Thread: How much memory may I use?

  1. #1
    Registered User
    Join Date
    Jan 2004

    How much memory may I use?

    I want to implement a mail download function for an own POP3 client (please no shoutings "use a library" as that's not a convenient solution for me) for linux. The mails should be downloaded and then directly reprocessed by another program.

    My problem:

    Usually mails have quite different sizes. Some consist of just 3 or 4 kb, some take up even 20 megs or more. The program I write, however, should be capable of running as a demon on older machines (e.g. 166mhz pentium I with 64 mb memory) as well.

    My questions:

    How should I store the emails fromt he moment they're downloaded till the moment they are processed and not needed anymore?
    Should I use the memory (i.e. the heap) or would it be better to use temporary files?
    If I use temporary files but will need to use string functions on the content of the mail, is mapped memory (mmap()) the solution I want to access the file?
    And how much memory would be suitable to allocate, for example for smaller mails?

    My solutions so far:

    I thought of setting a split value at like 128kbyte - every mail staying below this limit I will process directly using the memory, the other mails I'll first save into temporary files and will then use mmap() to process them part by part.

    I'd be glad if someone more experienced on memory and swap modes issues than me could help!


  2. #2
    and the hat of int overfl Salem's Avatar
    Join Date
    Aug 2001
    The edge of the known universe
    I'd use the file system for everything until you've got it working.

    Then work out whether the performance is adequate with that solution. Remember that even if you're receiving mail 24/7 (which is extremely unlikely), that you'll have plenty of time to process whatever mail you receive.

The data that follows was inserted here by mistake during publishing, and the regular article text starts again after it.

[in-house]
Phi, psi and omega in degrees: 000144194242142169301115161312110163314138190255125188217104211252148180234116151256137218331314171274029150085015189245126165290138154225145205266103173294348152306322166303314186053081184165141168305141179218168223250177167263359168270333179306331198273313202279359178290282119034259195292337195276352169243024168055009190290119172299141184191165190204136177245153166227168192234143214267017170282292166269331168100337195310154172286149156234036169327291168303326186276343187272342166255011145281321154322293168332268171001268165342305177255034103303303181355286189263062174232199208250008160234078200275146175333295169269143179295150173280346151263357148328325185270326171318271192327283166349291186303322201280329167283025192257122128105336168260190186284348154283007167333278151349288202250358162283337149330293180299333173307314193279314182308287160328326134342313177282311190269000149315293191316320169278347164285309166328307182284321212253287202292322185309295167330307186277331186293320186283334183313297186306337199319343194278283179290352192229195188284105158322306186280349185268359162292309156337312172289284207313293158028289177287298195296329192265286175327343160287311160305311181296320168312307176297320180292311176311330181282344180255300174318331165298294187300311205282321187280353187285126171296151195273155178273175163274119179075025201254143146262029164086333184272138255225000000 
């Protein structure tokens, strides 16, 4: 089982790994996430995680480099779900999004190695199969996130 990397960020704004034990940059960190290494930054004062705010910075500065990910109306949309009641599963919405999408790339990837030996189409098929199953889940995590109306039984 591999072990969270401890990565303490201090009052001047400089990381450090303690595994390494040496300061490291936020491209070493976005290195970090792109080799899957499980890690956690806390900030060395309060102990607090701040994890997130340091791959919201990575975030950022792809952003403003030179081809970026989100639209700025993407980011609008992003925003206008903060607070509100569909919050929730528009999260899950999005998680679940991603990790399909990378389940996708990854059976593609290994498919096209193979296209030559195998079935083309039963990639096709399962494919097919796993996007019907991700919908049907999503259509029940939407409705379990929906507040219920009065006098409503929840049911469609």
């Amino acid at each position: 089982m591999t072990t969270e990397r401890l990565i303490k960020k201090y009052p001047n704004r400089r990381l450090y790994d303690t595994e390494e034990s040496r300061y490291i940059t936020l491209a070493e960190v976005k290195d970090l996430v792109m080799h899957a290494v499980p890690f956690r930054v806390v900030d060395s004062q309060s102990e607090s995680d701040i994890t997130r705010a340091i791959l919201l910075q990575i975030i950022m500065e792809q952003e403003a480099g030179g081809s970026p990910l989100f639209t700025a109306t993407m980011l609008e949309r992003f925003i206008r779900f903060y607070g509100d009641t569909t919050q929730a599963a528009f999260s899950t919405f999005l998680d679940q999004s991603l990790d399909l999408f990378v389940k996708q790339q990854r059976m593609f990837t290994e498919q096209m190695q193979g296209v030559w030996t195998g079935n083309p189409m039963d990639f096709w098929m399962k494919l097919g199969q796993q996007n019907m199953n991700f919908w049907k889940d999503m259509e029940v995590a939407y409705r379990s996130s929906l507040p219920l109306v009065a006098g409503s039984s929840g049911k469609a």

> is mapped memory (mmap()) the solution I want to access the file?
    char buff[BUFSIZ];
    FILE *fp = fopen( "mail.txt", "r" );
    while ( fgets( buff, BUFSIZ, fp ) != NULL ) {
        if ( strstr( buff, "magic" ) != NULL ) {
            /* do stuff */
    Now what's so difficult about that?

    If at the end you're still stuck, then you can consider some of your other ideas in a measured way (you can time be before and after), and decide whether such a change is really worth the coding effort.

    Are you trying to implement a filter?
    ls -l | cat | lpr
    Here, cat is a filter (which does nothing) but it does pass its input to its output

    An email filter could look something like this...
    pop3daemon | myfilter | myemailreader
    Because if you are, then there could be no need to store anything at all, and you just process all the data on the fly as it were.
    If you dance barefoot on the broken glass of undefined behaviour, you've got to expect the occasional cut.
    If at first you don't succeed, try writing your phone number on the exam paper.

  3. #3
    Registered User
    Join Date
    Jan 2004
    First, thanks for answering my request.

    The reason why I thought to use the memory or the mmap functions was that they seem to be easier and more efficient to use. But as you suggested, I'll find out about this by trying

    I think a filter wouldn't describe it correctly. I want to store the mail data into a sql database, but before this happens the important information should be extracted from the message (like headers and different body parts). I don't know if this can be done on-the-fly so I think it'd be better to store them temporarily. That would also give me the possibility to continue a broken download.

    Well, I'll try to do it with temporary files and if this doesn't work I'll search for other solutions.

    I just needed some assurance that I'm not completely out of my mind with my ideas.


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